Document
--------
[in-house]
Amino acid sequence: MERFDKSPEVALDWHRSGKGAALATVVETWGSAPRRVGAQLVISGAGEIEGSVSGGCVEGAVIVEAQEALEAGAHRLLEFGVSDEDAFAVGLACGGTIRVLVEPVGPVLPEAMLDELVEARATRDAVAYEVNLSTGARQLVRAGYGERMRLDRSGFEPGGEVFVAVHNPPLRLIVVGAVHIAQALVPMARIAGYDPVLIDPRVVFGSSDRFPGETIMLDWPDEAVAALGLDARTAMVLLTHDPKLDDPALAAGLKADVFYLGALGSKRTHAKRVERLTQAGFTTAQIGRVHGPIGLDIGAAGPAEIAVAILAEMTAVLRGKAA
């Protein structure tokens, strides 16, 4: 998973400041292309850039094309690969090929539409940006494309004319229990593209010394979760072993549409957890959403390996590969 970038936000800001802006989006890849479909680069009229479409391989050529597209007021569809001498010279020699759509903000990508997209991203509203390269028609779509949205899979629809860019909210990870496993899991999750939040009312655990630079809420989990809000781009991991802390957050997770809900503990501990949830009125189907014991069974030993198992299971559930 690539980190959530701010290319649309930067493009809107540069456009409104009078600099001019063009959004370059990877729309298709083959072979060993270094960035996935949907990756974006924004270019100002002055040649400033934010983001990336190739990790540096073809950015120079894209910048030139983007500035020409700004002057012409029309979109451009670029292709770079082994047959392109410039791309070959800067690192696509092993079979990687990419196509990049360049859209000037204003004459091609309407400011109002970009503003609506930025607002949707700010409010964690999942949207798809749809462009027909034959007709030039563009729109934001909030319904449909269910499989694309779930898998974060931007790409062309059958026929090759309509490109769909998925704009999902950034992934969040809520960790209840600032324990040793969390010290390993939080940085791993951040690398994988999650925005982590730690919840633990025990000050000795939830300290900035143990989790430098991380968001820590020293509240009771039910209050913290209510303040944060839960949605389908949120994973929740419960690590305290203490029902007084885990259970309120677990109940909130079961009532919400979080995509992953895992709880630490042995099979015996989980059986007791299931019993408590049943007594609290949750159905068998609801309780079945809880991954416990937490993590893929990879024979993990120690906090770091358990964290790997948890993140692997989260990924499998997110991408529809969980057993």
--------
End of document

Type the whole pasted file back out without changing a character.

[in-house]
Amino acid sequence: MERFDKSPEVALDWHRSGKGAALATVVETWGSAPRRVGAQLVISGAGEIEGSVSGGCVEGAVIVEAQEALEAGAHRLLEFGVSDEDAFAVGLACGGTIRVLVEPVGPVLPEAMLDELVEARATRDAVAYEVNLSTGARQLVRAGYGERMRLDRSGFEPGGEVFVAVHNPPLRLIVVGAVHIAQALVPMARIAGYDPVLIDPRVVFGSSDRFPGETIMLDWPDEAVAALGLDARTAMVLLTHDPKLDDPALAAGLKADVFYLGALGSKRTHAKRVERLTQAGFTTAQIGRVHGPIGLDIGAAGPAEIAVAILAEMTAVLRGKAA
């Protein structure tokens, strides 16, 4: 998973400041292309850039094309690969090929539409940006494309004319229990593209010394979760072993549409957890959403390996590969 970038936000800001802006989006890849479909680069009229479409391989050529597209007021569809001498010279020699759509903000990508997209991203509203390269028609779509949205899979629809860019909210990870496993899991999750939040009312655990630079809420989990809000781009991991802390957050997770809900503990501990949830009125189907014991069974030993198992299971559930 690539980190959530701010290319649309930067493009809107540069456009409104009078600099001019063009959004370059990877729309298709083959072979060993270094960035996935949907990756974006924004270019100002002055040649400033934010983001990336190739990790540096073809950015120079894209910048030139983007500035020409700004002057012409029309979109451009670029292709770079082994047959392109410039791309070959800067690192696509092993079979990687990419196509990049360049859209000037204003004459091609309407400011109002970009503003609506930025607002949707700010409010964690999942949207798809749809462009027909034959007709030039563009729109934001909030319904449909269910499989694309779930898998974060931007790409062309059958026929090759309509490109769909998925704009999902950034992934969040809520960790209840600032324990040793969390010290390993939080940085791993951040690398994988999650925005982590730690919840633990025990000050000795939830300290900035143990989790430098991380968001820590020293509240009771039910209050913290209510303040944060839960949605389908949120994973929740419960690590305290203490029902007084885990259970309120677990109940909130079961009532919400979080995509992953895992709880630490042995099979015996989980059986007791299931019993408590049943007594609290949750159905068998609801309780079945809880991954416990937490993590893929990879024979993990120690906090770091358990964290790997948890993140692997989260990924499998997110991408529809969980057993």